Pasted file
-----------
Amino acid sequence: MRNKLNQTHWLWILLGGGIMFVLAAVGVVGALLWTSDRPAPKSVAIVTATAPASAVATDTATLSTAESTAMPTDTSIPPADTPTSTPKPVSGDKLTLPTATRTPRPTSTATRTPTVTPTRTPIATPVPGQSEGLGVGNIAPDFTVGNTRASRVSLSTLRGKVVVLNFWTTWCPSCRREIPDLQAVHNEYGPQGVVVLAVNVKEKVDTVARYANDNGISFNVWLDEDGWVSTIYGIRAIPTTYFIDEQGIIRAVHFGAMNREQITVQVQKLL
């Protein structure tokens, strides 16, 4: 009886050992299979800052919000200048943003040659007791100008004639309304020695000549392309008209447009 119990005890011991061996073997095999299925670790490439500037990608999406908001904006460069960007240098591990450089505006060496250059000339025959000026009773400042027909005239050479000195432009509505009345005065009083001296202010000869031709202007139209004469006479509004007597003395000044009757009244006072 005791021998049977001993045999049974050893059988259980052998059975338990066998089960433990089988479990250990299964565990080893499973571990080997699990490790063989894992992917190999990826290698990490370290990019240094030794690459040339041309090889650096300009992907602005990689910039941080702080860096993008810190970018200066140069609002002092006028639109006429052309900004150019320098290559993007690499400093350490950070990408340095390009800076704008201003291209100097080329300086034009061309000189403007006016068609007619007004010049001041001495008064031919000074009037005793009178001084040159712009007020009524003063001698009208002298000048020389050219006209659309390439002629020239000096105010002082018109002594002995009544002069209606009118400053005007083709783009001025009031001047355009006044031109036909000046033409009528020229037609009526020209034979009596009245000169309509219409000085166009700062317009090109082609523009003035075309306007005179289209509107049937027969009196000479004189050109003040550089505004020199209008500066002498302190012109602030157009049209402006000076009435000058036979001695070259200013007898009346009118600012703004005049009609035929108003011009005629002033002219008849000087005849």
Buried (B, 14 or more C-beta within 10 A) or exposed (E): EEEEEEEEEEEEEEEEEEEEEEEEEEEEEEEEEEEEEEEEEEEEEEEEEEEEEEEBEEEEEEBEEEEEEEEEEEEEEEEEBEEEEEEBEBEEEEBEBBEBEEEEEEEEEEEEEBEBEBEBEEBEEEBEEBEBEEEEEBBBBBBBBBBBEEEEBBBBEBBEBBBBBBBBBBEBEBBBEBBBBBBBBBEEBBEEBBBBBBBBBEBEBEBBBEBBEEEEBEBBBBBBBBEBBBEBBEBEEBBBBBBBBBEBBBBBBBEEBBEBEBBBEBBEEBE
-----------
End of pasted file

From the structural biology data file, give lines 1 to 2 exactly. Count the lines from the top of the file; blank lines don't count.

Amino acid sequence: MRNKLNQTHWLWILLGGGIMFVLAAVGVVGALLWTSDRPAPKSVAIVTATAPASAVATDTATLSTAESTAMPTDTSIPPADTPTSTPKPVSGDKLTLPTATRTPRPTSTATRTPTVTPTRTPIATPVPGQSEGLGVGNIAPDFTVGNTRASRVSLSTLRGKVVVLNFWTTWCPSCRREIPDLQAVHNEYGPQGVVVLAVNVKEKVDTVARYANDNGISFNVWLDEDGWVSTIYGIRAIPTTYFIDEQGIIRAVHFGAMNREQITVQVQKLL
């Protein structure tokens, strides 16, 4: 009886050992299979800052919000200048943003040659007791100008004639309304020695000549392309008209447009 119990005890011991061996073997095999299925670790490439500037990608999406908001904006460069960007240098591990450089505006060496250059000339025959000026009773400042027909005239050479000195432009509505009345005065009083001296202010000869031709202007139209004469006479509004007597003395000044009757009244006072 005791021998049977001993045999049974050893059988259980052998059975338990066998089960433990089988479990250990299964565990080893499973571990080997699990490790063989894992992917190999990826290698990490370290990019240094030794690459040339041309090889650096300009992907602005990689910039941080702080860096993008810190970018200066140069609002002092006028639109006429052309900004150019320098290559993007690499400093350490950070990408340095390009800076704008201003291209100097080329300086034009061309000189403007006016068609007619007004010049001041001495008064031919000074009037005793009178001084040159712009007020009524003063001698009208002298000048020389050219006209659309390439002629020239000096105010002082018109002594002995009544002069209606009118400053005007083709783009001025009031001047355009006044031109036909000046033409009528020229037609009526020209034979009596009245000169309509219409000085166009700062317009090109082609523009003035075309306007005179289209509107049937027969009196000479004189050109003040550089505004020199209008500066002498302190012109602030157009049209402006000076009435000058036979001695070259200013007898009346009118600012703004005049009609035929108003011009005629002033002219008849000087005849």